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2015 Oregon Book Awards Finalist
About the book:
Iris Barry (1895-1969) was a pivotal modern figure and one of the first intellectuals to treat film as an art form, appreciating its far-reaching, transformative power. Although she had the bearing of an aristocrat, she was the self-educated daughter of a brass founder and a palm-reader from the Isle of Man. An aspiring poet, Barry attracted the attention of Ezra Pound and joined a demimonde of Bloomsbury figures, including Ford Maddox Ford, T. S. Eliot, Arthur Waley, Edith Sitwell, and William Butler Yeats. She fell in love with Pound’s eccentric fellow Vorticist, Wyndham Lewis, and had two children by him.
In London, Barry pursued a career as a novelist, biographer, and critic of motion pictures. In America, she joined the modernist Askew Salon, where she met Alfred Barr, director of the new Museum of Modern Art. There she founded the museum’s film department and became its first curator, assuring film’s critical legitimacy. She convinced powerful Hollywood figures to submit their work for exhibition, creating a new respect for film and prompting the founding of the International Federation of Film Archives.
Barry continued to augment MoMA’s film library until World War II, when she joined the Office of Strategic Services to develop pro-American films with Orson Welles, Walt Disney, John Huston, and Frank Capra. Yet despite her patriotic efforts, Barry’s “foreignness” and association with such filmmakers as Luis Buñuel made her the target of an anticommunist witch hunt. She eventually left for France and died in obscurity. Drawing on letters, memorabilia, and other documentary sources, Robert Sitton reconstructs Barry’s phenomenal life and work while recasting the political involvement of artistic institutions in the twentieth century.
About the author:
Robert Sitton is adjunct professor of media and culture at Marylhurst University in Portland, Oregon. He received his Ph.D. in philosophy from Duke University and worked on the cultural news staff of the New York Times, as director of film education for the Lincoln Center for the Performing Arts, and, in the 1970s, developed the Northwest Film Study Center of the Portland Art Museum, fashioned after Iris Barry’s collection at the Museum of Modern Art.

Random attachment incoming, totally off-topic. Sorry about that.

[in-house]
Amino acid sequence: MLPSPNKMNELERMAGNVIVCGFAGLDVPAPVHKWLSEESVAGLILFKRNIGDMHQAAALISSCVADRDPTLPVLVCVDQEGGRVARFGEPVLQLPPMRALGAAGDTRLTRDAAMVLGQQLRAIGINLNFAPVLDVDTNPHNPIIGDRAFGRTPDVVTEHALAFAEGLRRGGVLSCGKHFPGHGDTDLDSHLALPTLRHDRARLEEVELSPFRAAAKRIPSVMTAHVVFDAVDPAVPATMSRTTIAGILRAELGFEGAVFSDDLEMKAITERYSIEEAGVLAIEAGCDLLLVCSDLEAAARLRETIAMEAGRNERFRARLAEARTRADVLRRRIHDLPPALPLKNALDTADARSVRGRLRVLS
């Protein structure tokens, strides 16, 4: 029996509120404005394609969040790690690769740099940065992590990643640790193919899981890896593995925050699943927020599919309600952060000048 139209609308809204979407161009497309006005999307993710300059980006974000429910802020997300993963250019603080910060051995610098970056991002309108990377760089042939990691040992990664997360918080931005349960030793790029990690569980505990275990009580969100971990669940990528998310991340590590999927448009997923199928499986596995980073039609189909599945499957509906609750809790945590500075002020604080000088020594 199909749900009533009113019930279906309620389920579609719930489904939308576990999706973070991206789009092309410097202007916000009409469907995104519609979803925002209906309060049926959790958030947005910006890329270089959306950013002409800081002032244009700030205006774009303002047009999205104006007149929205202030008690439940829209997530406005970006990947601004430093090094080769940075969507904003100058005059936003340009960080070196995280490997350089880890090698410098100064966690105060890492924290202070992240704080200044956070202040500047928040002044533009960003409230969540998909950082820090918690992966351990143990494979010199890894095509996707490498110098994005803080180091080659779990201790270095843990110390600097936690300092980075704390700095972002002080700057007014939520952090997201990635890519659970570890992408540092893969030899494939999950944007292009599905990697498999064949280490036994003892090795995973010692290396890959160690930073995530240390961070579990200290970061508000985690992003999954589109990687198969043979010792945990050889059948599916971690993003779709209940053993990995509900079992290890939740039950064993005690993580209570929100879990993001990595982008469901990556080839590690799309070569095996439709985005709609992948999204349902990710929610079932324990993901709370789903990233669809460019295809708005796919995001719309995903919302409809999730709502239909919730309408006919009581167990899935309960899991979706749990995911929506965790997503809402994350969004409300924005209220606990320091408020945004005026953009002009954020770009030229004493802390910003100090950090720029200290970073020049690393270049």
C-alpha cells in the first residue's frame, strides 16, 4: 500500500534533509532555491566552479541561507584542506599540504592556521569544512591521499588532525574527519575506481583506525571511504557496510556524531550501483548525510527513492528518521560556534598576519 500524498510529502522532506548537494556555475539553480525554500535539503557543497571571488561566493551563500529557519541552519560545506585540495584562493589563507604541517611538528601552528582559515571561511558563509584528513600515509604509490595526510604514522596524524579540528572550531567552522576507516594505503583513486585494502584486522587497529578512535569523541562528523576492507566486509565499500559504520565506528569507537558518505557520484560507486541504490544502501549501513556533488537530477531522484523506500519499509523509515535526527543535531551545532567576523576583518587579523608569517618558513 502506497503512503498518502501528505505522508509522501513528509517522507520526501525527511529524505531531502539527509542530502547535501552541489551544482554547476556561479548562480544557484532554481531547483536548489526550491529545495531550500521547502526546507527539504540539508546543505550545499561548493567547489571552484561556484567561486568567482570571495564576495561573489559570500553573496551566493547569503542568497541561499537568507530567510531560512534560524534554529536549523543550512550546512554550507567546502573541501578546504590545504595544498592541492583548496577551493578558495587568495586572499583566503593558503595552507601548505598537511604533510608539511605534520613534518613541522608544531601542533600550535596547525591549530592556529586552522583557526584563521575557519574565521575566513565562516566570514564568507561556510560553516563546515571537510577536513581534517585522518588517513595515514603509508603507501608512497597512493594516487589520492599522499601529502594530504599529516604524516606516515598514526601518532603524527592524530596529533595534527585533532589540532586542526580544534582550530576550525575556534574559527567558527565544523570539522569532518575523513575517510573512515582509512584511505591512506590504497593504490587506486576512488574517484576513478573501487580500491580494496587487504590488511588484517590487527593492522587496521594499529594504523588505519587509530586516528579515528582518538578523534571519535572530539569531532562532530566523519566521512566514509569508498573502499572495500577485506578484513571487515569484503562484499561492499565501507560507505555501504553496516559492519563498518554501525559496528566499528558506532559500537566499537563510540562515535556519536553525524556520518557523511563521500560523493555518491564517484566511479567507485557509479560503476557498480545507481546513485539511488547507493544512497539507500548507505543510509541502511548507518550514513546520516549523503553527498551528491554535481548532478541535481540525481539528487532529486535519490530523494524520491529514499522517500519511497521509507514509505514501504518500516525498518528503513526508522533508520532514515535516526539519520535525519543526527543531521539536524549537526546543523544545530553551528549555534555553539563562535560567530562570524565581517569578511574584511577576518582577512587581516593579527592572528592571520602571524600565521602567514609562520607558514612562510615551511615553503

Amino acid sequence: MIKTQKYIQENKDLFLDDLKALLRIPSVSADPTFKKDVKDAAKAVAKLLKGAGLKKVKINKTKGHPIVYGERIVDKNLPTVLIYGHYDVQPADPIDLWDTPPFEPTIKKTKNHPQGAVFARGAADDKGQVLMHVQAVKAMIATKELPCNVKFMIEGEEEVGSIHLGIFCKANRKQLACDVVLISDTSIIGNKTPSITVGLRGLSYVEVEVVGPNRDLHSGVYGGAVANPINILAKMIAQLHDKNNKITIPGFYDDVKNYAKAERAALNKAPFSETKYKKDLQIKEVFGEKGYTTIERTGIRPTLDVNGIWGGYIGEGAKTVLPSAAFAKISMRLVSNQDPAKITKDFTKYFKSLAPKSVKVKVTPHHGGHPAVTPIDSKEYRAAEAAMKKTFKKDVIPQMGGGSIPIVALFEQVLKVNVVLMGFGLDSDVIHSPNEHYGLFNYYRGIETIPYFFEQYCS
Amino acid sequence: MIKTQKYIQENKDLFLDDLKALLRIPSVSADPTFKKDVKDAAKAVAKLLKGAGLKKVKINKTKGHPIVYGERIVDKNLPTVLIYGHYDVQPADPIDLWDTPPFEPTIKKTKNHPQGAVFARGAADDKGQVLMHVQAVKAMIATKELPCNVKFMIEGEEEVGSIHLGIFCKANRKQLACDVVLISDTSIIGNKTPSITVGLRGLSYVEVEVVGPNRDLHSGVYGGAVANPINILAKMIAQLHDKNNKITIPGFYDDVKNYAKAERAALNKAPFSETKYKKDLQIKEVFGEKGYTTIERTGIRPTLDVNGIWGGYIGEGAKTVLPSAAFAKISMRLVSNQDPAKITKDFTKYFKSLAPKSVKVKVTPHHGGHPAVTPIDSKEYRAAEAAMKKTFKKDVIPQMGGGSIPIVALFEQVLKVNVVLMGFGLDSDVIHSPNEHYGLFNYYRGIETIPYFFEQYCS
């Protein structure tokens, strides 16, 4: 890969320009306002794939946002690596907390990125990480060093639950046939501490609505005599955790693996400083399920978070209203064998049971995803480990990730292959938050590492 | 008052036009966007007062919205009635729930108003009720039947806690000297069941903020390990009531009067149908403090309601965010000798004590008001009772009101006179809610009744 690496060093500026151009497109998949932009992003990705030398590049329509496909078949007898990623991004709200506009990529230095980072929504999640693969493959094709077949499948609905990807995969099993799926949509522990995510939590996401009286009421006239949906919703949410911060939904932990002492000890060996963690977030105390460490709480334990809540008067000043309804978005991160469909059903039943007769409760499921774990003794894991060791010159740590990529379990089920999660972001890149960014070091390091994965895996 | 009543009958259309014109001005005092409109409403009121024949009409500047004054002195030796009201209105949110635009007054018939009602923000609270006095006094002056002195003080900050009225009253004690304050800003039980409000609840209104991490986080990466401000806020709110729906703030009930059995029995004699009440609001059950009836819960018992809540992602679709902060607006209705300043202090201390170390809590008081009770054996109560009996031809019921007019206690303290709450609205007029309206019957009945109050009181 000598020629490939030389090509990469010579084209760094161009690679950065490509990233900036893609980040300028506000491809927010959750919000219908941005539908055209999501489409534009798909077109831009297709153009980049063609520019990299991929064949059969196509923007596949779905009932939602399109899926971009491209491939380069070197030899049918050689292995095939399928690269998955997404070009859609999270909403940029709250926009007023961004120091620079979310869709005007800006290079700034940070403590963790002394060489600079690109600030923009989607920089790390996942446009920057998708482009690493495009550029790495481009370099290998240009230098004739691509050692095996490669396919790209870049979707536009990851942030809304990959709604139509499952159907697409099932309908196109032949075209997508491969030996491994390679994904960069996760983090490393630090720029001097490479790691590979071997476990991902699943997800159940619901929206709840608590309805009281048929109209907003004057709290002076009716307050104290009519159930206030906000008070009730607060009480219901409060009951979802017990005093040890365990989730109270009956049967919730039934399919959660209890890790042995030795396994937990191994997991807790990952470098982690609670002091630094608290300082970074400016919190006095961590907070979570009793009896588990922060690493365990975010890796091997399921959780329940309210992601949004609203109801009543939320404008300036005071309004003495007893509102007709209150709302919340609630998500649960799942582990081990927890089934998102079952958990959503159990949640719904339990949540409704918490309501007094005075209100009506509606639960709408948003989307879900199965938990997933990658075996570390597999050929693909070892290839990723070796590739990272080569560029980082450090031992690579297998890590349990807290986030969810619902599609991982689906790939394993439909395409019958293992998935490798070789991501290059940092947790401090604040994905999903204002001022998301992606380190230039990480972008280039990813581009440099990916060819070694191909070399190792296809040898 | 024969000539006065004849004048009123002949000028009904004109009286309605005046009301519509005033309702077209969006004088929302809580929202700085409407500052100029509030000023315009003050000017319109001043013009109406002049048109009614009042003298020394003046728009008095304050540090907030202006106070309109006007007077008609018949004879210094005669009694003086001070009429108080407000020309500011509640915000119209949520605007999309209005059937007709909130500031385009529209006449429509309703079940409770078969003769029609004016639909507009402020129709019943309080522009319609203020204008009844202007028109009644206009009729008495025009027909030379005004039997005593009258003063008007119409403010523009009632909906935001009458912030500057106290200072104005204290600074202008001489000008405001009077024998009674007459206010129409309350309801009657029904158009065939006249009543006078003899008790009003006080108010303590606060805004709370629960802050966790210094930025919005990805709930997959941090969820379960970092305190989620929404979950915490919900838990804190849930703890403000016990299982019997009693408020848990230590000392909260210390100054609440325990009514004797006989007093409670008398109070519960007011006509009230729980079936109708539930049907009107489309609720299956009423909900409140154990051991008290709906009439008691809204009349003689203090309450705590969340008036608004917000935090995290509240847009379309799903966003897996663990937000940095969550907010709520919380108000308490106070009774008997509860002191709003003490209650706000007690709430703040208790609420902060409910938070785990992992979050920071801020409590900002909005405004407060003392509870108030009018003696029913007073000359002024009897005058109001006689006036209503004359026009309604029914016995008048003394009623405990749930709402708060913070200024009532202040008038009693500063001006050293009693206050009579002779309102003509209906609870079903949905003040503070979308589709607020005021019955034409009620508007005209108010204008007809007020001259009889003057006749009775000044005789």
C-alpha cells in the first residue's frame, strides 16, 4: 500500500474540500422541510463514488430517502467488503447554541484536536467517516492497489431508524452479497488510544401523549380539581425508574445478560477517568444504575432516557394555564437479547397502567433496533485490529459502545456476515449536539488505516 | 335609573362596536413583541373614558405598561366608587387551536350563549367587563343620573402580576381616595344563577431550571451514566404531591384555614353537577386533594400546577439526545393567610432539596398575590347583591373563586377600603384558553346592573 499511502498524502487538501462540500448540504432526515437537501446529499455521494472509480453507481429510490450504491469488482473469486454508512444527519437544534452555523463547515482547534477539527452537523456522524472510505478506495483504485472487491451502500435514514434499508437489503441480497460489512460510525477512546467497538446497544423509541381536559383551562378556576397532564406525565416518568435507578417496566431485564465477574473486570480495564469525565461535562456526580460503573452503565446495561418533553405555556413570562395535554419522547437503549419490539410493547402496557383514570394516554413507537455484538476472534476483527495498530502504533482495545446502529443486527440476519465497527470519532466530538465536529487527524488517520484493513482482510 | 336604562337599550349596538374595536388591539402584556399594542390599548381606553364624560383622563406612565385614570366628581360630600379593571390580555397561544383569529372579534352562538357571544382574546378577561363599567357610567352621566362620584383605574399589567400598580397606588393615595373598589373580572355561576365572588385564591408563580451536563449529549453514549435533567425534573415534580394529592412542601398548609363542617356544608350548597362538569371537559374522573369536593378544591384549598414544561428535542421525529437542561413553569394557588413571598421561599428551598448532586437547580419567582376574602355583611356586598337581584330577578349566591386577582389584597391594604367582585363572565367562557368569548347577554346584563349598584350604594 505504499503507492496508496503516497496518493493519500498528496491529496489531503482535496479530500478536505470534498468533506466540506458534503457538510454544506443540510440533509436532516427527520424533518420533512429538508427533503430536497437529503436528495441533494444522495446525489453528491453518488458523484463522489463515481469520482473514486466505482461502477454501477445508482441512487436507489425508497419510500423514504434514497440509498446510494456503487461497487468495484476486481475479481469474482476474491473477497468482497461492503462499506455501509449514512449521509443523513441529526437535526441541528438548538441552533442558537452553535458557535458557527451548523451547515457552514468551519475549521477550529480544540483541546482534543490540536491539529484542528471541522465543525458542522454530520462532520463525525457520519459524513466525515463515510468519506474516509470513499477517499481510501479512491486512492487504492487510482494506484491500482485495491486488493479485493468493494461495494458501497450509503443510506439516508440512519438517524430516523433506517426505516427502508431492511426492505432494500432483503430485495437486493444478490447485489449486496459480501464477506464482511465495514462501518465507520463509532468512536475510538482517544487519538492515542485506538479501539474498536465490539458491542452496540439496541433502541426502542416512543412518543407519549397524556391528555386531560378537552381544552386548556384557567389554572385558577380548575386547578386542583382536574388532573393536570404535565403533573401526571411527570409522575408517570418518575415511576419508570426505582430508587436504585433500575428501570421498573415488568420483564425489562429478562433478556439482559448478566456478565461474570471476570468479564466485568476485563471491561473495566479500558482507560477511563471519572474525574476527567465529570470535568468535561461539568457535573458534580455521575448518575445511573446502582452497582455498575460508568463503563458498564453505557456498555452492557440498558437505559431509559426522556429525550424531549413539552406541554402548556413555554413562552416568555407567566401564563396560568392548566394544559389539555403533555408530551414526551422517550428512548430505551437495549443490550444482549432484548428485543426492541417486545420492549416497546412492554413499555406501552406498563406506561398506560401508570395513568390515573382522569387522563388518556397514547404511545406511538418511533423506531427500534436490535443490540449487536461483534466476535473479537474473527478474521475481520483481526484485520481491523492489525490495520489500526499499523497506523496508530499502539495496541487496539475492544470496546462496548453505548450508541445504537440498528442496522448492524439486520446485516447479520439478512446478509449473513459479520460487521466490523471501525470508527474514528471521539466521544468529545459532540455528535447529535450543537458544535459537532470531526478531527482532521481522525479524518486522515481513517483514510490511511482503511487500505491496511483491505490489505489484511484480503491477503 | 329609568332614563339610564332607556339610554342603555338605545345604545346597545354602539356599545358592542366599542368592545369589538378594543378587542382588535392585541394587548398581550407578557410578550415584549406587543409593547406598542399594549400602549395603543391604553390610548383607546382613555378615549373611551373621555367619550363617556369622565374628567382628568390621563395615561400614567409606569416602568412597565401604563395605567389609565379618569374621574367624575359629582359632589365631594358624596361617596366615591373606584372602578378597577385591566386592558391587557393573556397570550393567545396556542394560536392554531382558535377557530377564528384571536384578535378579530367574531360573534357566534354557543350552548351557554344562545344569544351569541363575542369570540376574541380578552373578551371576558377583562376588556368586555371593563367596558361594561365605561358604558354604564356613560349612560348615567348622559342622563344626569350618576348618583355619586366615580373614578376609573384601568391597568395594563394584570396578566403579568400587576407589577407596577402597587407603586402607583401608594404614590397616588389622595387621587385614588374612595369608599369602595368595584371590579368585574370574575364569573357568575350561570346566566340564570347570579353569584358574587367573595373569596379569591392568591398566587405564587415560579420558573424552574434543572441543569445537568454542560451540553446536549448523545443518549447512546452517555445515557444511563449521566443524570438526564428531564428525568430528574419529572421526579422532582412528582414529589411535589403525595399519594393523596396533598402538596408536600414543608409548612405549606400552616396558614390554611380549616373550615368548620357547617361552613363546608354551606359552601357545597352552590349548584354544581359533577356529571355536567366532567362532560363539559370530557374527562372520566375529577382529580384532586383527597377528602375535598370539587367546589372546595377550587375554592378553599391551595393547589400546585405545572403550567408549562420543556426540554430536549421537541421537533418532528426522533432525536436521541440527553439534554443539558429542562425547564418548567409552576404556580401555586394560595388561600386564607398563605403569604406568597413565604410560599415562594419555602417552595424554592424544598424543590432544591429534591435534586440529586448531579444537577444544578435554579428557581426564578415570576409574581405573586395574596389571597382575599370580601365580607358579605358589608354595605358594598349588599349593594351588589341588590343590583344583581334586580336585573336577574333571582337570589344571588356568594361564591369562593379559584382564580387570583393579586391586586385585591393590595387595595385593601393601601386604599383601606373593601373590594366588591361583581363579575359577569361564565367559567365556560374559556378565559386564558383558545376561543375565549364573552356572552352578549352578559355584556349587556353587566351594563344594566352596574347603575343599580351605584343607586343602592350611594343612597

Excerpt from Lady in the Dark
When Abbott turned the podium over to his wife, the film library’s new curator, few in the crowd could have known that the speaker was an established writer whose poems had appeared in the pages of Poetry and other prestigious magazines, attracting the attention of Ezra Pound and luminaries of the post-World War I British avant-garde. They did not know she had lived in Bloomsbury among artists and writers such as T.S. Eliot, William Butler Yeats, Wyndham Lewis, and Ford Madox Ford, or that she was the mother of two children born out of wedlock with the eccentric Mr. Lewis. They did not know of her pioneering work as a film critic for the Spectator, or that she cofounded the influential London Film Society in 1925.
The crowd at Pickfair did no know these things because polite society did not inquire about them. Women were not expected to be powerful or to lead influential professional lives, and matters of maternity were considered strictly personal. Barry was skilled at keeping her past to herself and minding her appearance. With her clipped British accent and sensible attire, she easily could have passed for an Oxford graduate from the upper social echelons. Who would have guessed she was a convent-school dropout born in a farming outpost of Birmingham, daughter of the noted Madame Pandora, gypsy seer from the Isle of Man?
Looking splendid in paisley silk, her dark eyebrows arched and brown hair neatly coiffed and fashionable short, Barry won over most of the stars and studio moguls that night. She appealed to their desire for immortality, telling them how regrettable it would be if future generations knew nothing of their cinematic achievements. She was prepared to rescue them from this fate, if only they would lend her their films.
“Sitton exhaustively traces Barry’s career from aspiring poet to playwright, biographer and film critic…. Film students will enjoy this book.”
[starred review] “The most fascinating characters tend to be the unsung heroes of their field, and there may be no greater example of this than Iris Barry…. This remarkable story is richly detailed… and is required reading for anyone interested in film, art, or museums.”
“Meticulously researched, lovingly written…. Lady in the Dark: Iris Barry and the Art of Film is a must-read biography.”
“A terrific new biography…. Sitton brings to light an extraordinary story—or, rather, an extraordinary person, who has been languishing unjustly in the shadows.”
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